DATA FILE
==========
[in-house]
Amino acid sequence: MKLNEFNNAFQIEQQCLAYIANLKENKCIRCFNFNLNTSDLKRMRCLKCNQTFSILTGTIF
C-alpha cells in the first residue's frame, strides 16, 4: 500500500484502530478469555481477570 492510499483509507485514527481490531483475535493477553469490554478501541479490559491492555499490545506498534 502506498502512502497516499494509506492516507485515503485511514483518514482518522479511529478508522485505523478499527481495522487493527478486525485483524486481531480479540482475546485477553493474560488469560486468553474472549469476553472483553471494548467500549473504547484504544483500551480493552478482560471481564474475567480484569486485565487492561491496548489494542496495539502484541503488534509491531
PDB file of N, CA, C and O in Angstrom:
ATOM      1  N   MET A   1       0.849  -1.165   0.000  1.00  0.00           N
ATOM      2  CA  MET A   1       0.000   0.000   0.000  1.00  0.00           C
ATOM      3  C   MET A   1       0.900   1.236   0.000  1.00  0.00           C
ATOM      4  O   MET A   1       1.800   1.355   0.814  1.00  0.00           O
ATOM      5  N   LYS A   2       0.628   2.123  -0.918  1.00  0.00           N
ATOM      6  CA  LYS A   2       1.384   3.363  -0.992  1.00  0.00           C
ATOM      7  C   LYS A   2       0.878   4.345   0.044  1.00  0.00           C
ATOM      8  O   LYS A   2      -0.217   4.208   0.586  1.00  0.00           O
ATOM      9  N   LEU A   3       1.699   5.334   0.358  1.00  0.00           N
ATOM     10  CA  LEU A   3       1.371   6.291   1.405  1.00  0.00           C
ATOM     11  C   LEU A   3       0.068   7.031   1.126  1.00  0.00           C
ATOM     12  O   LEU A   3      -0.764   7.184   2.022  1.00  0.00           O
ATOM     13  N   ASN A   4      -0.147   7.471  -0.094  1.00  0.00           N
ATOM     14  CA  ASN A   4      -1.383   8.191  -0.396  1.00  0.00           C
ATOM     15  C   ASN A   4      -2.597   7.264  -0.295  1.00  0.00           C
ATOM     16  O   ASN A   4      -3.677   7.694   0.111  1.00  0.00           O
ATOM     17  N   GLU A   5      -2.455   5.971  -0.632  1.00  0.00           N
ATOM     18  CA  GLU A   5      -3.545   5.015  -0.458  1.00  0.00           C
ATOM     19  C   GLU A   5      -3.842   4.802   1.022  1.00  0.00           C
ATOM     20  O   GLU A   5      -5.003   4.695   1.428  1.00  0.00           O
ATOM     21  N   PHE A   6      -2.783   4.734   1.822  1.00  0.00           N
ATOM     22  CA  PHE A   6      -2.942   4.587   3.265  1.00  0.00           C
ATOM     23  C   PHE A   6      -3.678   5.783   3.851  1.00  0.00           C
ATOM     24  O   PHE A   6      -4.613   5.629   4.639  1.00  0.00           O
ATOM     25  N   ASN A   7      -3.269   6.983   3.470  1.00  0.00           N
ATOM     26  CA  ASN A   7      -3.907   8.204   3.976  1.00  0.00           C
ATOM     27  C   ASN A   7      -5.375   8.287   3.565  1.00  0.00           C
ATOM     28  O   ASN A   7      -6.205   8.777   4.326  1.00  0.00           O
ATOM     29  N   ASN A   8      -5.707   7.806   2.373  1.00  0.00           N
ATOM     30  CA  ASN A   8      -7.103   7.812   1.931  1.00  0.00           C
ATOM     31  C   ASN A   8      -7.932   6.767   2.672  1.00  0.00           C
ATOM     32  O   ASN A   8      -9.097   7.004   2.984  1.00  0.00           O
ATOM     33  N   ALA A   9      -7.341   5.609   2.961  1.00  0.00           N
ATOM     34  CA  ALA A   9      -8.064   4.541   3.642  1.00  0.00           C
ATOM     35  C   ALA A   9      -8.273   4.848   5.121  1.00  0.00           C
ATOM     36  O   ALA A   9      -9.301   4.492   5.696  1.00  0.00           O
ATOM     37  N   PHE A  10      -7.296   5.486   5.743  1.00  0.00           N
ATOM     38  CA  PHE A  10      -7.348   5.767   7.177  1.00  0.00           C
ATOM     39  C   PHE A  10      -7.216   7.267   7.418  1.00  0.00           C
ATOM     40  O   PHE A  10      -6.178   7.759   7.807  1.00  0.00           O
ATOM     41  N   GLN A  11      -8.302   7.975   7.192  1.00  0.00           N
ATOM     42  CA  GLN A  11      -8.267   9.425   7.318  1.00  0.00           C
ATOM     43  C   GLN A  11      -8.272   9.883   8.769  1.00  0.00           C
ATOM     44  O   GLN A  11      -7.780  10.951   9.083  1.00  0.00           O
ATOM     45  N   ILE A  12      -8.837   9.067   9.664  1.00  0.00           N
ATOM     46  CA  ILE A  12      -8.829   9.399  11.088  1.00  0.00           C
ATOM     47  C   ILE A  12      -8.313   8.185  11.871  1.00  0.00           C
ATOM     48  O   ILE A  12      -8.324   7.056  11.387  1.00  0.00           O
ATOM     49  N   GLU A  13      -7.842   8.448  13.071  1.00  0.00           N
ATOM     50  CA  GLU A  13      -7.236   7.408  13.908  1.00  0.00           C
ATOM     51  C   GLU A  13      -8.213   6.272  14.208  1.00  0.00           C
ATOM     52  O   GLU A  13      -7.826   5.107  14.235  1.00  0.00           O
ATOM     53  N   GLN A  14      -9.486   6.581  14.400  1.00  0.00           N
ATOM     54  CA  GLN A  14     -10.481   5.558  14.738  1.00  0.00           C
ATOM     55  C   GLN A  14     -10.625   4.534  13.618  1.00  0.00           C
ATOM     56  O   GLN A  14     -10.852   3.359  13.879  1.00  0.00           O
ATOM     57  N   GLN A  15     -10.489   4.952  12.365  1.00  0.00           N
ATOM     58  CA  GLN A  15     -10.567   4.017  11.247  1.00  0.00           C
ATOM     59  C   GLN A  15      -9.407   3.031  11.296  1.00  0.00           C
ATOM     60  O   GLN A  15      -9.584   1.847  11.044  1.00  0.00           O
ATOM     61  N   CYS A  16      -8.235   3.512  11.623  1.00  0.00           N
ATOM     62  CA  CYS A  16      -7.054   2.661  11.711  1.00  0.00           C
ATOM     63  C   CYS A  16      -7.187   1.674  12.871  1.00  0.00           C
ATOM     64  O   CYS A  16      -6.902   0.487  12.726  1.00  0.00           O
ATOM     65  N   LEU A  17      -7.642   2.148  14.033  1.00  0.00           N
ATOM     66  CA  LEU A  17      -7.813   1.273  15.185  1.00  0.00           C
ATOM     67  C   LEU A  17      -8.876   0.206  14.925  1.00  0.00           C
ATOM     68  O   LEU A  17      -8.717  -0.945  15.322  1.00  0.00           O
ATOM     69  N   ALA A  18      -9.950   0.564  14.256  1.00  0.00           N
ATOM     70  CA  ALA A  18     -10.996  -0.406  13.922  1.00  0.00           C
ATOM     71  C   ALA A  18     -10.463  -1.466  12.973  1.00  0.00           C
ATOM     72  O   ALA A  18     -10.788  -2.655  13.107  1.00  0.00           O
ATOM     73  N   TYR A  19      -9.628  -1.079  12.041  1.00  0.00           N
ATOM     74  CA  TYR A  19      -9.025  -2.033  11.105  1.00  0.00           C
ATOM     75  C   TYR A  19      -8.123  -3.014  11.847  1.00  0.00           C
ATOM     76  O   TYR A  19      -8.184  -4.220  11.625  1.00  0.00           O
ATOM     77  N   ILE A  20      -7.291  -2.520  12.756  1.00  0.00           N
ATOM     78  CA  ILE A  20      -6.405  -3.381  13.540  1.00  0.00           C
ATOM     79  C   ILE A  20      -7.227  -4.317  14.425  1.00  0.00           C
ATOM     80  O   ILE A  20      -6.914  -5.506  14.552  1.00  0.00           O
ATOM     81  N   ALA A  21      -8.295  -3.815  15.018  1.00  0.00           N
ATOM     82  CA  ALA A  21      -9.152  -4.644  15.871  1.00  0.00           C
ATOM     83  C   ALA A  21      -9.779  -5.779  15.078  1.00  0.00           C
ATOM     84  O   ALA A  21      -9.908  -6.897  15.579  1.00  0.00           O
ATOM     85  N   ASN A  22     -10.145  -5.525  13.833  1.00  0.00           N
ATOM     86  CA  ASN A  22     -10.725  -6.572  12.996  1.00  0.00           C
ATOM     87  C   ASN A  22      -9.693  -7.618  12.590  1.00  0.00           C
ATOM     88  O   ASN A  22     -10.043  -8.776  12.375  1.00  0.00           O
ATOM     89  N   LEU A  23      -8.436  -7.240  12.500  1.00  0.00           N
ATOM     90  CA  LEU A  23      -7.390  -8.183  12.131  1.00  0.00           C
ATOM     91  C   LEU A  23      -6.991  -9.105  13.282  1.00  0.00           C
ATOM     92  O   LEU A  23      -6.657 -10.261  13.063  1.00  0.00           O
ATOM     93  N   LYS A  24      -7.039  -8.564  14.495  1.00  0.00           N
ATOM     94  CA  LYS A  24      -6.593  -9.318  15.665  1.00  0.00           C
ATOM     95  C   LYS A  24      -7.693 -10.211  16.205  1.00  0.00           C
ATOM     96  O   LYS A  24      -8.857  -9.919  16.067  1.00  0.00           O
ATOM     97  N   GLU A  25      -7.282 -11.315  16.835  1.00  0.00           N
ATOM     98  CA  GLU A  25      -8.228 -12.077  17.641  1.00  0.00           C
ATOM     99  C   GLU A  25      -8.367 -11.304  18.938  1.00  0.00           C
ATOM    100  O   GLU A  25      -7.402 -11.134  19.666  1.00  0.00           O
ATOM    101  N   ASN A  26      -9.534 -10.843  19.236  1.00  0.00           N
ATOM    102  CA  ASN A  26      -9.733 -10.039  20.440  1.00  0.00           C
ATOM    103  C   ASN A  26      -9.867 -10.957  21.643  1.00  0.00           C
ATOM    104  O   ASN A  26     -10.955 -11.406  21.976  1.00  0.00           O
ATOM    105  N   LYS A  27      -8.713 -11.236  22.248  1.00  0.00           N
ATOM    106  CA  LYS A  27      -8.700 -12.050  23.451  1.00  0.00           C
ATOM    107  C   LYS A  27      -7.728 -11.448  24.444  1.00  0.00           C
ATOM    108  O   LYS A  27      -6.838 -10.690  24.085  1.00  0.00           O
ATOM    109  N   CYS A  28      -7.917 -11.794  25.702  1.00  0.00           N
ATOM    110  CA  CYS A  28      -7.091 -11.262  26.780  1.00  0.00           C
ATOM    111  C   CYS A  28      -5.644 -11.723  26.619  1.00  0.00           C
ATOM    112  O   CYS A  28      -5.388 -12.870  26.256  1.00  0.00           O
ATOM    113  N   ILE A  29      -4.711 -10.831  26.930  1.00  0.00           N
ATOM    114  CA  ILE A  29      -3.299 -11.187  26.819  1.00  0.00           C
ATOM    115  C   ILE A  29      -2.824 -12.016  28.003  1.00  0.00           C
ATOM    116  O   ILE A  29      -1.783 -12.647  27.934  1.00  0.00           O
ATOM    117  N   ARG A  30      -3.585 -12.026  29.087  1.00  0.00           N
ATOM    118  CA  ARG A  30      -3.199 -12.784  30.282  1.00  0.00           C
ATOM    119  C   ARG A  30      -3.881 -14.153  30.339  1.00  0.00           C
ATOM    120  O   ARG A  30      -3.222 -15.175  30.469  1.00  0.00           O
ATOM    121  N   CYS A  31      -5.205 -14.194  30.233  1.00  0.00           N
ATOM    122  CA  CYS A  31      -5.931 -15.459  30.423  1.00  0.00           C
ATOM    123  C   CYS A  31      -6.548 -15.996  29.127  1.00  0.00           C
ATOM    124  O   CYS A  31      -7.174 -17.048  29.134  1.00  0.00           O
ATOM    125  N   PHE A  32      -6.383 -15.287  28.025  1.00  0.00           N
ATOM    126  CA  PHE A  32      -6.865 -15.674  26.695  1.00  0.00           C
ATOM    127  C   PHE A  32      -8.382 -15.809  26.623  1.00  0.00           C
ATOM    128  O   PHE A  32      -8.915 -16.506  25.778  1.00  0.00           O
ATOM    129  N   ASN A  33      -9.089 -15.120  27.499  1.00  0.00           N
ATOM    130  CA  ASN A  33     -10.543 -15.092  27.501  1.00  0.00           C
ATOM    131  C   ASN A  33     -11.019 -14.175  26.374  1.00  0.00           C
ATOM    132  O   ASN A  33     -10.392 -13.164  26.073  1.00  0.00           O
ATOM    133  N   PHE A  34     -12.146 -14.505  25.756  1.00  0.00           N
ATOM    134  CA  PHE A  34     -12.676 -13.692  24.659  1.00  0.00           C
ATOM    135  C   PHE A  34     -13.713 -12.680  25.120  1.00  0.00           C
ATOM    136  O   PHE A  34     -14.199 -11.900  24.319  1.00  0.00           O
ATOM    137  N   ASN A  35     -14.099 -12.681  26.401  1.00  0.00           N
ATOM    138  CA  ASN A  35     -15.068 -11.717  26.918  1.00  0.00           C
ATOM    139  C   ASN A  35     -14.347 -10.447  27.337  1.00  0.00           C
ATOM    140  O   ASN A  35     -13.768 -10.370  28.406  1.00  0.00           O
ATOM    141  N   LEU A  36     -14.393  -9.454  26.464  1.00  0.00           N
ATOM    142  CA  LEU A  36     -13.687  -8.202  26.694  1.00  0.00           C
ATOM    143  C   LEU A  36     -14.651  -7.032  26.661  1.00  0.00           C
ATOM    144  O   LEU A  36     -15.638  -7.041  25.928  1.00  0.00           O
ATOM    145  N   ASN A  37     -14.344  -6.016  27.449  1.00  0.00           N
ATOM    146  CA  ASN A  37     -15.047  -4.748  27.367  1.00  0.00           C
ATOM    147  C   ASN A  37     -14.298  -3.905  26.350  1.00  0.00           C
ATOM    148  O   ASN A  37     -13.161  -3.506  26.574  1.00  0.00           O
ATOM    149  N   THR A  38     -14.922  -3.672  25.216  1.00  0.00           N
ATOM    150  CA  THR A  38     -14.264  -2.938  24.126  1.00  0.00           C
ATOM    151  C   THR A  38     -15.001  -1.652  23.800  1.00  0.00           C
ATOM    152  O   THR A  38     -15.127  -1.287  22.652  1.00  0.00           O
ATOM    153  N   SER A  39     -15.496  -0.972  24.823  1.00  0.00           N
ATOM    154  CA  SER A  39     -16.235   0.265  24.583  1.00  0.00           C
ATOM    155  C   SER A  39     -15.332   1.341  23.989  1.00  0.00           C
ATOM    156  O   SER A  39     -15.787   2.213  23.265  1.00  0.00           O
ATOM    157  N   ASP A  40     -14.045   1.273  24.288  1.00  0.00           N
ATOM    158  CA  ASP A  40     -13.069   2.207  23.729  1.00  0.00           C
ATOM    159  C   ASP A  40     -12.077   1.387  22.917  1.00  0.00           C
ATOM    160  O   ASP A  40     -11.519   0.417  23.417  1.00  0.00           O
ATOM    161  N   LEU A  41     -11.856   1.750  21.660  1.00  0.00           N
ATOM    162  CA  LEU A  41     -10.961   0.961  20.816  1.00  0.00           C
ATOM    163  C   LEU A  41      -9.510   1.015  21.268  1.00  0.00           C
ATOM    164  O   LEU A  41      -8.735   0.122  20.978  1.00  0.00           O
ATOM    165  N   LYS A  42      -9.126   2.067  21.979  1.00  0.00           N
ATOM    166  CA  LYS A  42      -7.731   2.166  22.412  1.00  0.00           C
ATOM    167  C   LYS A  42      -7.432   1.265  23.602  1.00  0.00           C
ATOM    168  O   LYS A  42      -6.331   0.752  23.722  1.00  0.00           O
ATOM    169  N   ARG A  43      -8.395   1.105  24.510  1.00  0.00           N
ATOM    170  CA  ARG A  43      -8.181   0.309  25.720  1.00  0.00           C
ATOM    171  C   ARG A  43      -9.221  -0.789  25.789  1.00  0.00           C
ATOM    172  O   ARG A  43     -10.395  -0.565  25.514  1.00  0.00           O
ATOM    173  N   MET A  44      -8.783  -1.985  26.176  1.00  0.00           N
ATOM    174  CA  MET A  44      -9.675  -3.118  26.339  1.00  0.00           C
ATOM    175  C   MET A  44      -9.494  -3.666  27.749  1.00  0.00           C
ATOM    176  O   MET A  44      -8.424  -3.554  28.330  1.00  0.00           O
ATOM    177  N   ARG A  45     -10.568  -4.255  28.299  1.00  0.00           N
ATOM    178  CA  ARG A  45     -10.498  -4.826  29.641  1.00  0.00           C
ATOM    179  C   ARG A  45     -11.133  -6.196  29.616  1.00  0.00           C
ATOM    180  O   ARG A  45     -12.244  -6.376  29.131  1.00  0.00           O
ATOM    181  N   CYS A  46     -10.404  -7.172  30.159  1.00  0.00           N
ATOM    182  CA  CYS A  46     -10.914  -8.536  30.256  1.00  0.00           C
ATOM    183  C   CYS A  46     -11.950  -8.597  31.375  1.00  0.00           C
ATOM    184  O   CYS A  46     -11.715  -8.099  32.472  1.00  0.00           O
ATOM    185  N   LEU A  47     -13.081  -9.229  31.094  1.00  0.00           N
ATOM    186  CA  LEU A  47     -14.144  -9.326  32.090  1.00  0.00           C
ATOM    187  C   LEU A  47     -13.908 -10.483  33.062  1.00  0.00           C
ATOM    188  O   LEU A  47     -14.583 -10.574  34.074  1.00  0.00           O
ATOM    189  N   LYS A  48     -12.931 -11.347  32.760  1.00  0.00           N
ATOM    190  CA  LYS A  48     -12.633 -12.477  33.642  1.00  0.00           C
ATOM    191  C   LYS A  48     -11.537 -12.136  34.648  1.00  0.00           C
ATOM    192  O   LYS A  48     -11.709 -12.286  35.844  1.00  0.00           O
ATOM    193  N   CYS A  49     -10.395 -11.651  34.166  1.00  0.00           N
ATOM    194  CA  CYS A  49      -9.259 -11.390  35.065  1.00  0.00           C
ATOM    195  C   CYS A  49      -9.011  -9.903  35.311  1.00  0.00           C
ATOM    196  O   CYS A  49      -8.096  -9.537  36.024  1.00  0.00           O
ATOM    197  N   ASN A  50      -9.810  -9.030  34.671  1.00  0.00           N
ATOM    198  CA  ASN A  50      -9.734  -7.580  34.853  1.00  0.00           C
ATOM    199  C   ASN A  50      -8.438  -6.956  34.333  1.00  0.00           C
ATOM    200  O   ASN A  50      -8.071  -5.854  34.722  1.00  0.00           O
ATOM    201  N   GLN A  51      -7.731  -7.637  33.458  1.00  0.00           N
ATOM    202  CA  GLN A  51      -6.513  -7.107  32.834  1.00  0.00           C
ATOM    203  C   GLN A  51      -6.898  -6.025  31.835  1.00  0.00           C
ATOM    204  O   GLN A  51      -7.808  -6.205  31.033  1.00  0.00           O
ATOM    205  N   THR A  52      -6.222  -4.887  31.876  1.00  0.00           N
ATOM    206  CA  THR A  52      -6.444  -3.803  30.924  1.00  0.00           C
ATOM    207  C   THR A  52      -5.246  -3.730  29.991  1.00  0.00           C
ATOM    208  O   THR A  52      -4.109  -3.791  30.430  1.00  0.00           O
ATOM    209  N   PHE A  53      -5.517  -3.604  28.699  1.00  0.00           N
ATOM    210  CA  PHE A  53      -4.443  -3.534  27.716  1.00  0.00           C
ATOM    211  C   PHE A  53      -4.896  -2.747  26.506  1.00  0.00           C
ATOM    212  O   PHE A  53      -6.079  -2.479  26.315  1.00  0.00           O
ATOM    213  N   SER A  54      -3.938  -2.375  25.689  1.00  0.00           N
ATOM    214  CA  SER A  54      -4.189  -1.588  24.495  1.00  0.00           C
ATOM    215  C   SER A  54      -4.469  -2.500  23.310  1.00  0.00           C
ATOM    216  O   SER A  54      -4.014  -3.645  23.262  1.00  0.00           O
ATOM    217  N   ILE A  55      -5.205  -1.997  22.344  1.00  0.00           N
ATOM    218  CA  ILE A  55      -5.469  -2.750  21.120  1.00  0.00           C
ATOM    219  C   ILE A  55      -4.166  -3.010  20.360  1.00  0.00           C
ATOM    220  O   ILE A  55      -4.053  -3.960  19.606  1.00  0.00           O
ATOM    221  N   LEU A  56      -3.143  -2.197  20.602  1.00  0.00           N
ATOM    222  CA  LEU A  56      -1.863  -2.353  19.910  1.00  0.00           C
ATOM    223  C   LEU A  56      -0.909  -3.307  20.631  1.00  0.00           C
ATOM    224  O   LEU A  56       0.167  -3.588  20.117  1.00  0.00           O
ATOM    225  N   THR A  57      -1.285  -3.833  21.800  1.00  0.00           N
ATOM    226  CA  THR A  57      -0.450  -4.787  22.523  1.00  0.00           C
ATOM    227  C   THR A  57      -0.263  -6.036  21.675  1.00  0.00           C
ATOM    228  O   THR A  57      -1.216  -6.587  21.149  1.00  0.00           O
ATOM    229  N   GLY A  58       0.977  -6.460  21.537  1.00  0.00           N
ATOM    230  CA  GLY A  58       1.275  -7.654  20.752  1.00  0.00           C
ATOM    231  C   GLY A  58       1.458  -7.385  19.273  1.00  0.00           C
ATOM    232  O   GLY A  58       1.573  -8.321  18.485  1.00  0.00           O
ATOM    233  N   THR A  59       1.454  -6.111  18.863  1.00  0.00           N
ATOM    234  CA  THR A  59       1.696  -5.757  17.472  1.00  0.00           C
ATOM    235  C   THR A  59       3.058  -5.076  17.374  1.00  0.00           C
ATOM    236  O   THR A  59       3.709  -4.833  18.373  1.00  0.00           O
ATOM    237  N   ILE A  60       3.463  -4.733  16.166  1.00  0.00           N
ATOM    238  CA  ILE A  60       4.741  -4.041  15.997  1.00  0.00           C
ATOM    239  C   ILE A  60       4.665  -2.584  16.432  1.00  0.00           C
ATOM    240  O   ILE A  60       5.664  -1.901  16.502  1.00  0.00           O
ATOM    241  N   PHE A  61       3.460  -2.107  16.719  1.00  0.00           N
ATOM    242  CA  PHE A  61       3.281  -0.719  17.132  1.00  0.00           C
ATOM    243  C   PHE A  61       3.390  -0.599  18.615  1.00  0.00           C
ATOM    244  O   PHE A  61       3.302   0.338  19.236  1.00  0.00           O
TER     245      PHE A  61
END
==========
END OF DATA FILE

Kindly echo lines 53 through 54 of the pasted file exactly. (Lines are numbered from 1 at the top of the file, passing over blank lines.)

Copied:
ATOM     49  N   GLU A  13      -7.842   8.448  13.071  1.00  0.00           N
ATOM     50  CA  GLU A  13      -7.236   7.408  13.908  1.00  0.00           C